A word about seed dressings
One chemical application practice that has been on the increase is the use of seed dressings, which are often neonicotinoids. Canola seed is almost universally purchased as a dressed seed and in other crops, the threat of crop impacts by pests such as Russian wheat aphid has led to a rise in seed dressing usage.
The decision to use a seed dressing is made months before sowing, limiting opportunities to assess the risk before use. Thus, seed dressings are prophylactic in nature and will apply selection pressure to early season pest populations whether pest pressure is high or not. This means that selection pressure will always be maintained!
Current and new tools for the toolkit
Insecticide resistance management strategies (IRMS’s) are available to the grains industry for several key pests – redlegged earth mite, green peach aphid, diamondback moth, and cotton bollworm. However, uptake of the guidelines and principles in these IRMS’s is slow and has been constrained by several factors:
- disharmony between local objectives (e.g. ‘insurance’ sprays) and regional or industry priorities (e.g. reducing chemical applications to minimize resistance)
- limited awareness of IRMS’s among growers
- resistance issues in Australia are often not perceived as a priority for farmers
These IRMS’s set out the context of current resistance issues, provide guidance on rotation of chemicals, and emphasise how non-chemical management tactics may be integrated into farming systems. You can find the grains industry IRMS’s here.
Another tool that is beginning to be used for management of resistance is prediction modelling. Models can be used to identify production areas at high risk of local pest populations evolving resistance, or even predict what pest species are more likely to evolve resistance than others. These are a couple of examples for how prediction modelling may be used, but the opportunities for other practical uses go far further.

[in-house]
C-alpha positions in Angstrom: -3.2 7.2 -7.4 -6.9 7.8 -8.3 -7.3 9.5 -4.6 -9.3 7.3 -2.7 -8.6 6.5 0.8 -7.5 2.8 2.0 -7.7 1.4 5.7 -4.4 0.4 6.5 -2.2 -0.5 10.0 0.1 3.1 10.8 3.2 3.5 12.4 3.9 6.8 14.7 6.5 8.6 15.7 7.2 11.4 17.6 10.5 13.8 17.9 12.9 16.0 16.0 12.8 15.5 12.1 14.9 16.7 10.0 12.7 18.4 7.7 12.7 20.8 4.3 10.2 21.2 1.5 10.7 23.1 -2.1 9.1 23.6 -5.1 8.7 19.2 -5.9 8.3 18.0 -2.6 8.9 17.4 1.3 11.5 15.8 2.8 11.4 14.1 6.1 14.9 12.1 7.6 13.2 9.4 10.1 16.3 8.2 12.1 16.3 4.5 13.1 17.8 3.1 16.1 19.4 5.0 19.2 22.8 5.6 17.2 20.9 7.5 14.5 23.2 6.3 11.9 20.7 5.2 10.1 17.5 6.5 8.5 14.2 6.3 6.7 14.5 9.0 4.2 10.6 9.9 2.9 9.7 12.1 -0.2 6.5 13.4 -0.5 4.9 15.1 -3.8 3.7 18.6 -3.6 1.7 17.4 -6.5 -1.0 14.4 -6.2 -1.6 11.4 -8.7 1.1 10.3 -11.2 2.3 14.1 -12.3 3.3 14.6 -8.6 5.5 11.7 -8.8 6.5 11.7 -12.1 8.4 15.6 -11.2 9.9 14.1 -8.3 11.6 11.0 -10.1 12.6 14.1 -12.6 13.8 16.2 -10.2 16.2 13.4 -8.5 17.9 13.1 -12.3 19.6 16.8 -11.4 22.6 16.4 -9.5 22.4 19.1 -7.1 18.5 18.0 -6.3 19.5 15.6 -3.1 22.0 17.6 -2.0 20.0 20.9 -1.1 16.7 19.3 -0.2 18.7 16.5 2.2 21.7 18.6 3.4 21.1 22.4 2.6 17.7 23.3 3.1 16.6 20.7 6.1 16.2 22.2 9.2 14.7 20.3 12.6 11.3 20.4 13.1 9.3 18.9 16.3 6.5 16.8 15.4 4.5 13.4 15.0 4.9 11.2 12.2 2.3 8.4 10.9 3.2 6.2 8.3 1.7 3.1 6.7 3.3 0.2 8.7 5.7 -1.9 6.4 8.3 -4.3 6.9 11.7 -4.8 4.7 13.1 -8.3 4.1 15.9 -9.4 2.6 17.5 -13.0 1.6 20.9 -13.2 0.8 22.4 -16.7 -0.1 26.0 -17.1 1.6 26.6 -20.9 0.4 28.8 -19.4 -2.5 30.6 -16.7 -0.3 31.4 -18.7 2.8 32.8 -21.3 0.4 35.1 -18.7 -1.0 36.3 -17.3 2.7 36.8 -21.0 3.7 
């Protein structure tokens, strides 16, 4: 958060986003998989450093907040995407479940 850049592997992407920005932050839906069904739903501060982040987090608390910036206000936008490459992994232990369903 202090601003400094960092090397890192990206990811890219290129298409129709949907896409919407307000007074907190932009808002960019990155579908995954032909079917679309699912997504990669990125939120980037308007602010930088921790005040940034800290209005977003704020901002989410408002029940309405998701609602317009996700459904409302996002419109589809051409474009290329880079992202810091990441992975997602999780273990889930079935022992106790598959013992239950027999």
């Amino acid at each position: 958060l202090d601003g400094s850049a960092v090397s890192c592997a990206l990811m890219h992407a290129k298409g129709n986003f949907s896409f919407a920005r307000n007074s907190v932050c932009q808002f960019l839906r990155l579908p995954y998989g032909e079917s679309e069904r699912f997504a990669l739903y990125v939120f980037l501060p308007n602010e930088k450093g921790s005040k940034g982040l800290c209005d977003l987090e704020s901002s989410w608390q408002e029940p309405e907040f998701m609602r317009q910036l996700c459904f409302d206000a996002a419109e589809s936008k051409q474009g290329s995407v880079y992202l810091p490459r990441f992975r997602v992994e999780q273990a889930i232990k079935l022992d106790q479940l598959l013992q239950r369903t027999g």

There are also future opportunities with CRISPR gene editing technology. This technology has recently been used to reverse engineer susceptibility to two different insecticide groups by targeting cytochrome P450 genes, which are commonly involved in pesticide resistance.
Where does this leave us?
We are effectively playing a never-ending game of resistance chess, with informed choices in chemical actives and use of other management tactics becoming ever more important in order to stay on the playing field.
Resistance issues will inevitably continue to increase. This is despite the overall quantity of insecticides decreasing in many regions of the world.
However, there are existing and emerging tools at our disposal, making ongoing management of resistance achievable – as long as you keep your chess practice up!
This article draws on findings in Umina et al. (2019) Escalating insecticide resistance in Australian grain pests: contributing factors, industry trends and management opportunities’, Pest Management Science, DOI 10.1002/ps.5285
The full review can be accessed from Wiley Online.